What does an abscessed tooth look like?

There will be a bubble on the gums, typically above the infected tooth.



Why do teeth abscess?

Teeth abscess once decay (bacteria) has made it's way into the nerve of the tooth.



How do you treat a baby tooth with an abscess?

There are a number of ways to treat a baby tooth with an abscess, depending on the tooth and the child's behavior.  Typically the tooth needs to be removed once it has abscessed.  Sometimes we are able to save the tooth by doing a pulpectomy. During this treatment, the diseased pulp tissue is completely removed from both the crown and root.  The canals are cleansed, medicated and in the case of primary teeth, filled with IRM material and crowned with a stainless steal crown. 

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It is not uncommon for a child to have permanent teeth coming in behind the baby teeth.  This happens because the permanent teeth did not resorb the roots of the baby teeth on their way up, instead the permanent teeth came in slightly behind.

 In some cases the baby teeth may need to be extracted in order to allow the adult teeth to come in. Keep in mind that removing teeth early doesn't make your child jaw bigger.   Although other times the baby teeth fall out on their own.  Once the baby teeth have fallen out, the tongue will act as nature braces and help gradually push the adult teeth into place.  However, in many cases this may mean that your child will need braces in the future due to crowded teeth.  



A Rapid Palatal Expander (RPE) is an early orthodontic treatment used to correct a cross-bite, and are the most common orthodontic appliance used to expand the palate of young children.  Dr. Glenn typically recommends an RPE for a child with a posterior cross-bite around 5-6 years old, depending on how the child will handle treatment.  Most patients feel pressure on their teeth throughout treatment, however experiences may vary.

The RPE is placed on the palate with 2 rings around each molar.  There is a key used to turn the expander twice a day for two weeks; each turn expanding the palate in small increments.   During treatment, some children start to see a gap between their front teeth; this is a positive sign.  A typical cross-bite will be corrected by the RPE within 3-6 months of use.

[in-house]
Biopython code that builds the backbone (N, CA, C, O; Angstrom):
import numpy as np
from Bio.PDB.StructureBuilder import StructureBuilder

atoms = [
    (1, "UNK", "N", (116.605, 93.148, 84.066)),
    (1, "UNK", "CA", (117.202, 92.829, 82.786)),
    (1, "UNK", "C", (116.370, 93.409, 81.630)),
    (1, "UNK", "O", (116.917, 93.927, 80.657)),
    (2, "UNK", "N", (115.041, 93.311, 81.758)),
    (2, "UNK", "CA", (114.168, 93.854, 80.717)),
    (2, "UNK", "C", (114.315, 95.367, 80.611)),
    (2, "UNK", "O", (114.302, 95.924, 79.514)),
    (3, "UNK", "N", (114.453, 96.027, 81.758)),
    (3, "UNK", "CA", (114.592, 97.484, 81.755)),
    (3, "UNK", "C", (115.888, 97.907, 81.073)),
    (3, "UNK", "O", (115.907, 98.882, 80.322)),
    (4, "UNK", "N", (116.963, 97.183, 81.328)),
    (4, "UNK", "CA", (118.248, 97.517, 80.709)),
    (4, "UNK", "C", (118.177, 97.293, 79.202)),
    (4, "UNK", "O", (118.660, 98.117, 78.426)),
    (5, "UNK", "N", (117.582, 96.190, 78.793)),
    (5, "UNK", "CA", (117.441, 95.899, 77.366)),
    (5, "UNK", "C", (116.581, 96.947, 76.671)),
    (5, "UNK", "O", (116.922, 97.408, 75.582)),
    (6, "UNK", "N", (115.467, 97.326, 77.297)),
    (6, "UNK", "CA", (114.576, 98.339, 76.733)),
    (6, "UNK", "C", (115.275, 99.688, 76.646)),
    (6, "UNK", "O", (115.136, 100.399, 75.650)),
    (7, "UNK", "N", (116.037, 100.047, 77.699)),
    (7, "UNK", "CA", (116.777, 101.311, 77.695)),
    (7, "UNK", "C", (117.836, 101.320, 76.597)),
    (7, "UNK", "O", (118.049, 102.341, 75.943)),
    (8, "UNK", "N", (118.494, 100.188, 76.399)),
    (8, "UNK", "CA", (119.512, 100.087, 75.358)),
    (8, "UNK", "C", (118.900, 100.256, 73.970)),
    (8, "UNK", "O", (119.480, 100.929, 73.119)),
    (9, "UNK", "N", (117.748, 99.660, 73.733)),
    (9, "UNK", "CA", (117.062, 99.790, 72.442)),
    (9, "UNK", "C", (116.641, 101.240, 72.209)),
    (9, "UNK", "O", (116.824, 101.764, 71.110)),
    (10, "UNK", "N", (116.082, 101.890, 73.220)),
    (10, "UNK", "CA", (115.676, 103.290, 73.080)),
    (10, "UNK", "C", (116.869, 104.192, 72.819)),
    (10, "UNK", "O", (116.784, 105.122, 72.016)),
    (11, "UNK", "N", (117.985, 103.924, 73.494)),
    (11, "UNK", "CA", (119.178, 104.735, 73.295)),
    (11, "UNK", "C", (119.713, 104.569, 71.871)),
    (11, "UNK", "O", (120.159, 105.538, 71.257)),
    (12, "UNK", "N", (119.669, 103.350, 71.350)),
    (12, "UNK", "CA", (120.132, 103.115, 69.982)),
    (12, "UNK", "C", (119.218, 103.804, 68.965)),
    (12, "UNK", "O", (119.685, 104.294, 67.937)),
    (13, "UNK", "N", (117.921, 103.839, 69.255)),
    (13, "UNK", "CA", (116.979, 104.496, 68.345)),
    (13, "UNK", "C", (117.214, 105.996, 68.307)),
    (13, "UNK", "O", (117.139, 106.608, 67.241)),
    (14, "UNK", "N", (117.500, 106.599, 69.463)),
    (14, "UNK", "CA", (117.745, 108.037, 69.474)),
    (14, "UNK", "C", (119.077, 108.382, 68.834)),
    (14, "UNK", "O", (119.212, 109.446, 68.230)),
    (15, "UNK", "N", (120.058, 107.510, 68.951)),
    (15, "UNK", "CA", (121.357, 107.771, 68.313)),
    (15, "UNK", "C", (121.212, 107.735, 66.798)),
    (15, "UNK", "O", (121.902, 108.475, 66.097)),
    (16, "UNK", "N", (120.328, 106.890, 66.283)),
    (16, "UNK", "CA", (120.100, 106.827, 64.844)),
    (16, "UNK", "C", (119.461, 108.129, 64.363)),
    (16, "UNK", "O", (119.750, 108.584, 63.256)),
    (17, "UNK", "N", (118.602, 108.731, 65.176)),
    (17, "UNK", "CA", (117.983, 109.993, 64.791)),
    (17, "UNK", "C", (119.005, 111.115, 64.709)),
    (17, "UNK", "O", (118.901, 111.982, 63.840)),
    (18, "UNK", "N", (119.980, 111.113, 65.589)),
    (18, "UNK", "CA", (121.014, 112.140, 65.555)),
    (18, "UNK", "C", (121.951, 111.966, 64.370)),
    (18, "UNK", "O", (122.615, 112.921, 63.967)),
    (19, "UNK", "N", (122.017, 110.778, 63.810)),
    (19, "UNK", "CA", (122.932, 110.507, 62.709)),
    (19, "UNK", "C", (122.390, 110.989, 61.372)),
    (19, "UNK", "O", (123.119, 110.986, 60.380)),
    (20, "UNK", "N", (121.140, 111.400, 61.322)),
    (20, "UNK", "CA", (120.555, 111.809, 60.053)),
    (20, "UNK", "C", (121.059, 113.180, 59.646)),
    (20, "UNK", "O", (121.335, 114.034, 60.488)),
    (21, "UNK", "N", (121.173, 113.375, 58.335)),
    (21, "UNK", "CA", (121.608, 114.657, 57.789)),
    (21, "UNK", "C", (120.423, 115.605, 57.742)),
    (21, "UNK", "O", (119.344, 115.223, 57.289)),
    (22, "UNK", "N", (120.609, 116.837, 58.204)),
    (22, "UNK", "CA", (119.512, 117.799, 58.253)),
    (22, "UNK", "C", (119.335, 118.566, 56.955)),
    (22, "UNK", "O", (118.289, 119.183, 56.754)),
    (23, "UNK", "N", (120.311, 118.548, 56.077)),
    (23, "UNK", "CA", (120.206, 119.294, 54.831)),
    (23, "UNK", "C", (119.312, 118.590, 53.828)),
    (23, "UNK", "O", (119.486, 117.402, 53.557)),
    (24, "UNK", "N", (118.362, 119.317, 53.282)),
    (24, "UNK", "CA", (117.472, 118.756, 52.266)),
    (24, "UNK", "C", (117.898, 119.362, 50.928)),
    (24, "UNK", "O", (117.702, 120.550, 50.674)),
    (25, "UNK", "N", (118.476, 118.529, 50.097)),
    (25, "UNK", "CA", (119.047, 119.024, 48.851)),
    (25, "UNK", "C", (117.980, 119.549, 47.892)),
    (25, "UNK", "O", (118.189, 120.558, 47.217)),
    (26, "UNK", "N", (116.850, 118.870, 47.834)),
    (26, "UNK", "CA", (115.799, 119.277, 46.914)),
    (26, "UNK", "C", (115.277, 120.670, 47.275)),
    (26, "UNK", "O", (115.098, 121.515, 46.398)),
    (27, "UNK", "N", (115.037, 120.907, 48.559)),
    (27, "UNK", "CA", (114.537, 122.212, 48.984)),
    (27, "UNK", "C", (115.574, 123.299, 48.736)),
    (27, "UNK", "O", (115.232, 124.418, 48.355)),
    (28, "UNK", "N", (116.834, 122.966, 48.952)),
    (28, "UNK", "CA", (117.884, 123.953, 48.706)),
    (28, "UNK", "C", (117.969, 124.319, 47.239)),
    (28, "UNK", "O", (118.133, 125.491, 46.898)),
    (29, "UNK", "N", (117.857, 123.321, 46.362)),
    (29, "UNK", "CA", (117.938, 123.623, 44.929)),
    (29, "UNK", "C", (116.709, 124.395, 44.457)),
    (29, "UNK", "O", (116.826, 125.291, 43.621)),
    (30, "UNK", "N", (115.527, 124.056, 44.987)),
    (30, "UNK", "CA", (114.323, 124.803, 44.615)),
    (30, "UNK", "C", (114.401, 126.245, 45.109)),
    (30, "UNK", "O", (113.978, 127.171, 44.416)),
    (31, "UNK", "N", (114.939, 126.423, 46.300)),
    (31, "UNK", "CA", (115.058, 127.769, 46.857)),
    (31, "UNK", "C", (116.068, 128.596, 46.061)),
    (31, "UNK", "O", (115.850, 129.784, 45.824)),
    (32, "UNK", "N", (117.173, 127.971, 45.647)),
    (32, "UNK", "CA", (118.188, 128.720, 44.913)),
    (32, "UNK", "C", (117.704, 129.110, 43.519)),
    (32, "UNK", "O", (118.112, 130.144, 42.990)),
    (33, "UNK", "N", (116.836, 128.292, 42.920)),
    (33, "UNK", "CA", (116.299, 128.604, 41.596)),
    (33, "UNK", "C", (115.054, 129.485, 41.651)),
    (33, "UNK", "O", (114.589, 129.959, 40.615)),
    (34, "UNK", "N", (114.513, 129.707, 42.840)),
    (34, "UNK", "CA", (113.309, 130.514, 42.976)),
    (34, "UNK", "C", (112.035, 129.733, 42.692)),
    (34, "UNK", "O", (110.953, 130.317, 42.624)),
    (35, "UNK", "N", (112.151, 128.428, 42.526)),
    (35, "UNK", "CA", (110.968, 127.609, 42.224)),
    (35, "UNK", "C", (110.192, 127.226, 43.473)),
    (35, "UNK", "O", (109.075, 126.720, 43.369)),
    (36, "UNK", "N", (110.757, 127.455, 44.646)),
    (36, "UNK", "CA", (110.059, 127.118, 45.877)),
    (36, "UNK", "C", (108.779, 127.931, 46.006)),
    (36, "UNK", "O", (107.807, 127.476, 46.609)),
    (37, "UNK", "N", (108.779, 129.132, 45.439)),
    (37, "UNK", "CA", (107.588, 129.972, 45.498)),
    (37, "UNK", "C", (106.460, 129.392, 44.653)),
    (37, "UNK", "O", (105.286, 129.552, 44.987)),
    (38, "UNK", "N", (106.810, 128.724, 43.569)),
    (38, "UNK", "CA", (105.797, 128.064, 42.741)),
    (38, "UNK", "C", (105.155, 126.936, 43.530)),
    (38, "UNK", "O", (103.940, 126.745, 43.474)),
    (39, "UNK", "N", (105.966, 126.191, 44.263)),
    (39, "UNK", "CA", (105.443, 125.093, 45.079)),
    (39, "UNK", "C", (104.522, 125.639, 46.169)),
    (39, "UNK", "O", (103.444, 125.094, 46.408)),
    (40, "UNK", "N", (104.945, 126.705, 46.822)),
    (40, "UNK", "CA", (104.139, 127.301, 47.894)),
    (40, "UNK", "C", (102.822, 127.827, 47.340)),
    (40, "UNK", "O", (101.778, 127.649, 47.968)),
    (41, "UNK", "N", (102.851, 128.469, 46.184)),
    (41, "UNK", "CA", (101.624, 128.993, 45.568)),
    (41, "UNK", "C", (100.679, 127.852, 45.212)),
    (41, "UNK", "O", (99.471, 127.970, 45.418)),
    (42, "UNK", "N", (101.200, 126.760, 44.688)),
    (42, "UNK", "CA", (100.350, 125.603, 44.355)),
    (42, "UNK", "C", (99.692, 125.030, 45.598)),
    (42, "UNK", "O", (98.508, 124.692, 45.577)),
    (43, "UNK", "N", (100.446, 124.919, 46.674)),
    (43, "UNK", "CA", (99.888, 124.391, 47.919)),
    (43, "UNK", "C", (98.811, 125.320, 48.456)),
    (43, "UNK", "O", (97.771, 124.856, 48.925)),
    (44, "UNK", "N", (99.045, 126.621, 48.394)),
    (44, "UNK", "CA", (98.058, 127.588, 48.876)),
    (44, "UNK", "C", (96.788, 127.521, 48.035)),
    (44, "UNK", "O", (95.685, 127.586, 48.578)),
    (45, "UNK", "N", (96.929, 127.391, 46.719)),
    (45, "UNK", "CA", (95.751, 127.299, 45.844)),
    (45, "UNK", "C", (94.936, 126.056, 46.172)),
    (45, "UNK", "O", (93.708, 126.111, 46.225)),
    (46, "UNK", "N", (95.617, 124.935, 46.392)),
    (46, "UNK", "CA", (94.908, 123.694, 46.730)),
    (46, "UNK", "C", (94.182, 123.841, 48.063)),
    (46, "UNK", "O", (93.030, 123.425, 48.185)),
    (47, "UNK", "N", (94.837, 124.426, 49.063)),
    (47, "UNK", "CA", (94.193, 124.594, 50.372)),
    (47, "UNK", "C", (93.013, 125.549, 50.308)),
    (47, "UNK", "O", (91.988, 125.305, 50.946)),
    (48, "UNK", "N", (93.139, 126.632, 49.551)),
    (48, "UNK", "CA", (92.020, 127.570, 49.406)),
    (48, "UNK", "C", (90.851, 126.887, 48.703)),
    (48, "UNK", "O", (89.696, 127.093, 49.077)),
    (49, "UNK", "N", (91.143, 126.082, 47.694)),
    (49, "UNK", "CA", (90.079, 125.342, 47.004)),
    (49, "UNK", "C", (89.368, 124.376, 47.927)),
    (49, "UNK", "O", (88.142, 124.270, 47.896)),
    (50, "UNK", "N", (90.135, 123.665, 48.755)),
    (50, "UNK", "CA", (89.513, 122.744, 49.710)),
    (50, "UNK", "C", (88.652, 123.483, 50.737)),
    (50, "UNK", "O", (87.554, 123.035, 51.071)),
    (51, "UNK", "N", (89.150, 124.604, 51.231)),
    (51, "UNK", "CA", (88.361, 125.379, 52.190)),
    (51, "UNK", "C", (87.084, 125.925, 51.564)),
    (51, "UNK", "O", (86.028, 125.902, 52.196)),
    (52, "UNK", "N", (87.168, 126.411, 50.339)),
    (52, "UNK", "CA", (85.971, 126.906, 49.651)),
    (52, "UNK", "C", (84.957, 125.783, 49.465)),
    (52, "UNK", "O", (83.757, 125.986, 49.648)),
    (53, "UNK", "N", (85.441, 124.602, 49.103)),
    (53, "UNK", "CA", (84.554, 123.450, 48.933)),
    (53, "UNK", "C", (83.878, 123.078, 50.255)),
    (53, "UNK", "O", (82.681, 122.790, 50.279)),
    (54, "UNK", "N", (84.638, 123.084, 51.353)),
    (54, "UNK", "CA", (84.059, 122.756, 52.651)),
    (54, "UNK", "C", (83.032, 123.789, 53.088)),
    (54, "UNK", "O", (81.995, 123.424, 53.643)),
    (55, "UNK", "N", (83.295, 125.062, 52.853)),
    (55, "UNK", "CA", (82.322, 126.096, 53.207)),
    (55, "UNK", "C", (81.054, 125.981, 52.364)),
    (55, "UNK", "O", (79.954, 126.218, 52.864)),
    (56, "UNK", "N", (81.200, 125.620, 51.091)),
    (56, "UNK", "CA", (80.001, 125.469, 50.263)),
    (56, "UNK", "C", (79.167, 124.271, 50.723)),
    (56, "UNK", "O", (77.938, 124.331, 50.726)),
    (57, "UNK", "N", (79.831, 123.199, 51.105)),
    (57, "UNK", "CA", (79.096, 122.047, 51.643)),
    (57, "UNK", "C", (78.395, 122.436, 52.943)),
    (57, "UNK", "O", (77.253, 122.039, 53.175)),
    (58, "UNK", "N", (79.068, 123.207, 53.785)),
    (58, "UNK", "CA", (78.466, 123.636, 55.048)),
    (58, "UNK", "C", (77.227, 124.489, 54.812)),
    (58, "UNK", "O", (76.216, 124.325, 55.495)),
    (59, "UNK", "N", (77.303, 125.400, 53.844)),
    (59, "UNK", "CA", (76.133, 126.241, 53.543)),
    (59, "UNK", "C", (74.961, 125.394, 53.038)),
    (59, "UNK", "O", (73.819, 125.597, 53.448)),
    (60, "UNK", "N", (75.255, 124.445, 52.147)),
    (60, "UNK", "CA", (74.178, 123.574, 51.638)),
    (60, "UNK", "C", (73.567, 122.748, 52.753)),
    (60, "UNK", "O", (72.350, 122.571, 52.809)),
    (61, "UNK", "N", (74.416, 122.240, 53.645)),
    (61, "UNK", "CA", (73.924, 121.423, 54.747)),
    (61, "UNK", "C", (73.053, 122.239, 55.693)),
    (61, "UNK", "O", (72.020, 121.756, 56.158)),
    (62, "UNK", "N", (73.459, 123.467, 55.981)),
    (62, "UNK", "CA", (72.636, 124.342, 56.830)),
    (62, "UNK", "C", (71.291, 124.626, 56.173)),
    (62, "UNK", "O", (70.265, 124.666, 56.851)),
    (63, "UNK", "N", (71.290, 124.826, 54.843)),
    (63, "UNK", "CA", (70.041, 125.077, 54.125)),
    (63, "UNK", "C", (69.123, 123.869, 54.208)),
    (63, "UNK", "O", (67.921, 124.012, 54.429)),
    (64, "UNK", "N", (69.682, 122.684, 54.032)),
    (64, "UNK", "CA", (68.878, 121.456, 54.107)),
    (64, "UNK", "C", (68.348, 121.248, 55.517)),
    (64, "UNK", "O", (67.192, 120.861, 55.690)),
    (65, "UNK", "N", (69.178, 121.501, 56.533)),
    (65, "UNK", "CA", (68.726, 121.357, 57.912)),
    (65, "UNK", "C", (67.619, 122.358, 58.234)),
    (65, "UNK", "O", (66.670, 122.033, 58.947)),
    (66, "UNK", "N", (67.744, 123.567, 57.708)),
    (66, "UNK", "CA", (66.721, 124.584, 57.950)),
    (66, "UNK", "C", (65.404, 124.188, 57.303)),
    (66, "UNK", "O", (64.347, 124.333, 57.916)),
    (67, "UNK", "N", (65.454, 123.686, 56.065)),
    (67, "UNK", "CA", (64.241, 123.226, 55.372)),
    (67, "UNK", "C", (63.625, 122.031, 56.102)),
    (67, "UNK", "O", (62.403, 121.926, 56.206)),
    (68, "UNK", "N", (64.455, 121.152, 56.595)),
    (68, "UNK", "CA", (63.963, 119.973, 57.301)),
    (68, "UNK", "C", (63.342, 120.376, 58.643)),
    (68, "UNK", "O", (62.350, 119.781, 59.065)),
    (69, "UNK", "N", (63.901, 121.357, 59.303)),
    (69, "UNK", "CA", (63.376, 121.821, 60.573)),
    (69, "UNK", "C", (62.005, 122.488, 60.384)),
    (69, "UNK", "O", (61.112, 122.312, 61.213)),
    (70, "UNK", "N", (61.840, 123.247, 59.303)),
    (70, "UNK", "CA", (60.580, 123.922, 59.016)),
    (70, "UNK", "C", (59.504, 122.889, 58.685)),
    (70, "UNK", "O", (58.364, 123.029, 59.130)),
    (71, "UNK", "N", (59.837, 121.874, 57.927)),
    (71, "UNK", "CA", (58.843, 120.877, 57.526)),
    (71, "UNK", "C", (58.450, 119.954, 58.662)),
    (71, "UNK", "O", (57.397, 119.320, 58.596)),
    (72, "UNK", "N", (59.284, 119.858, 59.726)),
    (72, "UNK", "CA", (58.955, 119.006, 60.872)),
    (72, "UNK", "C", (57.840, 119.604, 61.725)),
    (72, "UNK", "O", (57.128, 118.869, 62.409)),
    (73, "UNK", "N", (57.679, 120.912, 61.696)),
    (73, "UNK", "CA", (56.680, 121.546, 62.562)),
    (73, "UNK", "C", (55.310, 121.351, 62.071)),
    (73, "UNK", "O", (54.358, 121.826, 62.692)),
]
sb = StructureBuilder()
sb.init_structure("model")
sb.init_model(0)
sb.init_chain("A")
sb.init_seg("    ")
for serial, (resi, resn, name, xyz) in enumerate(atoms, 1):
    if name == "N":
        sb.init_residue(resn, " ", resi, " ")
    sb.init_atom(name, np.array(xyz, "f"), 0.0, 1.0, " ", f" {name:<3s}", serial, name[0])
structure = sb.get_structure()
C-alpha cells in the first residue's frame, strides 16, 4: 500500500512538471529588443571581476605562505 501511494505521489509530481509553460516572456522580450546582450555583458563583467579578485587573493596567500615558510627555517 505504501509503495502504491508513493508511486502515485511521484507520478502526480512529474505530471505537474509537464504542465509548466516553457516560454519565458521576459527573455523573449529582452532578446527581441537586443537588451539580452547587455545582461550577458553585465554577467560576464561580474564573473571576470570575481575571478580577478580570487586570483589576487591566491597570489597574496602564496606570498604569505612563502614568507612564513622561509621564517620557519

Primary Teeth Development Chart
Upper Teeth When tooth emerges When tooth falls out
Central incisor 8 to 12 months 6 to 7 years
Lateral incisor 9 to 13 months 7 to 8 years
Canine (cuspid) 16 to 22 months 10 to 12 years
First molar 13 to 19 months 9 to 11 years
Second molar 25 to 33 months 10 to 12 years
     
Lower Teeth    
Second molar 23 to 31 months 10 to 12 years
First molar 14 to 18 months 9 to 11 years
Canine (cuspid) 17 to 23 months 9 to 12 years
Lateral incisor 10 to 16 months 7 to 8 years
Central incisor 6 to 10 months 6 to 7 years

                                                                                                                            An overview of children's teeth

Other primary tooth eruption facts:

  • A general rule of thumb is that for every 6 months of life, approximately 4 teeth will erupt.
  • Girls generally precede boys in tooth eruption.
  • Lower teeth usually erupt before upper teeth.
  • Teeth in both jaws usually erupt in pairs -- one on the right and one on the left.
  • Primary teeth are smaller in size and whiter in color than the permanent teeth that will follow.
  • By the time a child is 2 to 3 years of age, all primary teeth should have erupted.


Fluoride is a compound that contains fluorine, a natural element.  Using small amounts of fluoride on a routine basis helps prevent tooth decay.  Fluoride makes your teeth less dissoluble in acid.  Fluoride encourages "remineralization," a strengthening of weakened areas of tooth enamel. 

Fluoride can occur naturally in water but is often added to community water supplies.  It is found in many different foods and in dental products such as toothpaste, mouth rinses, gels, and varnish.  Fluoride is most effective when combined with a healthy diet and good oral hygiene.   

Fun Facts!

1. Systemic fluoride has been shown to reduce caries between 50 to 70 percent. 

2.  Water fluoridation is still the No. 1 cost effective way to prevent tooth decay.  However, 30 percent of communities in the United States do not have fluoride in their public sources of water. 

3.  Children may need fluoride supplements if they drink water that is not optimally fluoridated.  Dr. Glenn considers many different factors before recommending a fluoride supplement.  Your child's age, risk of developing dental decay and the different liquids your child drinks are important considerations.  Bottled, filter, and well waters vary in their fluoride amount, so a water analysis may be necessary to ensure your child is receiving the proper amount.